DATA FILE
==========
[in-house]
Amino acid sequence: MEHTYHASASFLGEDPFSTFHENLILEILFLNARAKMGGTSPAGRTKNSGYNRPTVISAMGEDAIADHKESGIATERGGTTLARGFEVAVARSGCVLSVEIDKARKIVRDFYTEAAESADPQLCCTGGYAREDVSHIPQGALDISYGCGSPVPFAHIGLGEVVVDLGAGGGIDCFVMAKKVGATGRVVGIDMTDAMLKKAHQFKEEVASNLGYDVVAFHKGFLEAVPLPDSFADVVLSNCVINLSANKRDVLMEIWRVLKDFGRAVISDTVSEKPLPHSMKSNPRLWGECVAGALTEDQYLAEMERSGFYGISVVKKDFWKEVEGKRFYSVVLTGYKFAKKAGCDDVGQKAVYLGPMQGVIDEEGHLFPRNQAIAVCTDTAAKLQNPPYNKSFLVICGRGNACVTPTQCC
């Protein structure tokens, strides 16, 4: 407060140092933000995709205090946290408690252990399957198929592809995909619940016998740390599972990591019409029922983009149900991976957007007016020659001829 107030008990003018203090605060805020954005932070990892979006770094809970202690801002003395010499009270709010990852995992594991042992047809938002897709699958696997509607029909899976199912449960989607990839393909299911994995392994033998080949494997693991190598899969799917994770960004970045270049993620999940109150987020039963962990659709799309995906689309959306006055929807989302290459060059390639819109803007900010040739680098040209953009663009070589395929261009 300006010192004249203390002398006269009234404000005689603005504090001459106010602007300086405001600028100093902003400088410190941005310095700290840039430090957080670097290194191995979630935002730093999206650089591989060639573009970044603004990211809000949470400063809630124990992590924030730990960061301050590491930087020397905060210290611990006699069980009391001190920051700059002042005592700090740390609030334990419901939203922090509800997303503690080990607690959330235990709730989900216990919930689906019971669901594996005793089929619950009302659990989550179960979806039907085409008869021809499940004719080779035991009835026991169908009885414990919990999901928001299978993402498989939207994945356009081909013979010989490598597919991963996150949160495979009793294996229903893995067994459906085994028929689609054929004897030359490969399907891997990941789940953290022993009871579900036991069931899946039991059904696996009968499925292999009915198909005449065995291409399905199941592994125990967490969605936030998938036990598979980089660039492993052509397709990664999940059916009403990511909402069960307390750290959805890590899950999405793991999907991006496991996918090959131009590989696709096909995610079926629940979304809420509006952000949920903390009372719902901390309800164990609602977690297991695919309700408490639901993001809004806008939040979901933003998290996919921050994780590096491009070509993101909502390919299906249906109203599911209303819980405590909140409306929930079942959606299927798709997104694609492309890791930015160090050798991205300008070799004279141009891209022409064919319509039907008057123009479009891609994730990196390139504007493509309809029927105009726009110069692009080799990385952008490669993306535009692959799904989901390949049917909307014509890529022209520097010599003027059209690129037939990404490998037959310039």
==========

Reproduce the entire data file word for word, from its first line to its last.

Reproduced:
[in-house]
Amino acid sequence: MEHTYHASASFLGEDPFSTFHENLILEILFLNARAKMGGTSPAGRTKNSGYNRPTVISAMGEDAIADHKESGIATERGGTTLARGFEVAVARSGCVLSVEIDKARKIVRDFYTEAAESADPQLCCTGGYAREDVSHIPQGALDISYGCGSPVPFAHIGLGEVVVDLGAGGGIDCFVMAKKVGATGRVVGIDMTDAMLKKAHQFKEEVASNLGYDVVAFHKGFLEAVPLPDSFADVVLSNCVINLSANKRDVLMEIWRVLKDFGRAVISDTVSEKPLPHSMKSNPRLWGECVAGALTEDQYLAEMERSGFYGISVVKKDFWKEVEGKRFYSVVLTGYKFAKKAGCDDVGQKAVYLGPMQGVIDEEGHLFPRNQAIAVCTDTAAKLQNPPYNKSFLVICGRGNACVTPTQCC
């Protein structure tokens, strides 16, 4: 407060140092933000995709205090946290408690252990399957198929592809995909619940016998740390599972990591019409029922983009149900991976957007007016020659001829 107030008990003018203090605060805020954005932070990892979006770094809970202690801002003395010499009270709010990852995992594991042992047809938002897709699958696997509607029909899976199912449960989607990839393909299911994995392994033998080949494997693991190598899969799917994770960004970045270049993620999940109150987020039963962990659709799309995906689309959306006055929807989302290459060059390639819109803007900010040739680098040209953009663009070589395929261009 300006010192004249203390002398006269009234404000005689603005504090001459106010602007300086405001600028100093902003400088410190941005310095700290840039430090957080670097290194191995979630935002730093999206650089591989060639573009970044603004990211809000949470400063809630124990992590924030730990960061301050590491930087020397905060210290611990006699069980009391001190920051700059002042005592700090740390609030334990419901939203922090509800997303503690080990607690959330235990709730989900216990919930689906019971669901594996005793089929619950009302659990989550179960979806039907085409008869021809499940004719080779035991009835026991169908009885414990919990999901928001299978993402498989939207994945356009081909013979010989490598597919991963996150949160495979009793294996229903893995067994459906085994028929689609054929004897030359490969399907891997990941789940953290022993009871579900036991069931899946039991059904696996009968499925292999009915198909005449065995291409399905199941592994125990967490969605936030998938036990598979980089660039492993052509397709990664999940059916009403990511909402069960307390750290959805890590899950999405793991999907991006496991996918090959131009590989696709096909995610079926629940979304809420509006952000949920903390009372719902901390309800164990609602977690297991695919309700408490639901993001809004806008939040979901933003998290996919921050994780590096491009070509993101909502390919299906249906109203599911209303819980405590909140409306929930079942959606299927798709997104694609492309890791930015160090050798991205300008070799004279141009891209022409064919319509039907008057123009479009891609994730990196390139504007493509309809029927105009726009110069692009080799990385952008490669993306535009692959799904989901390949049917909307014509890529022209520097010599003027059209690129037939990404490998037959310039």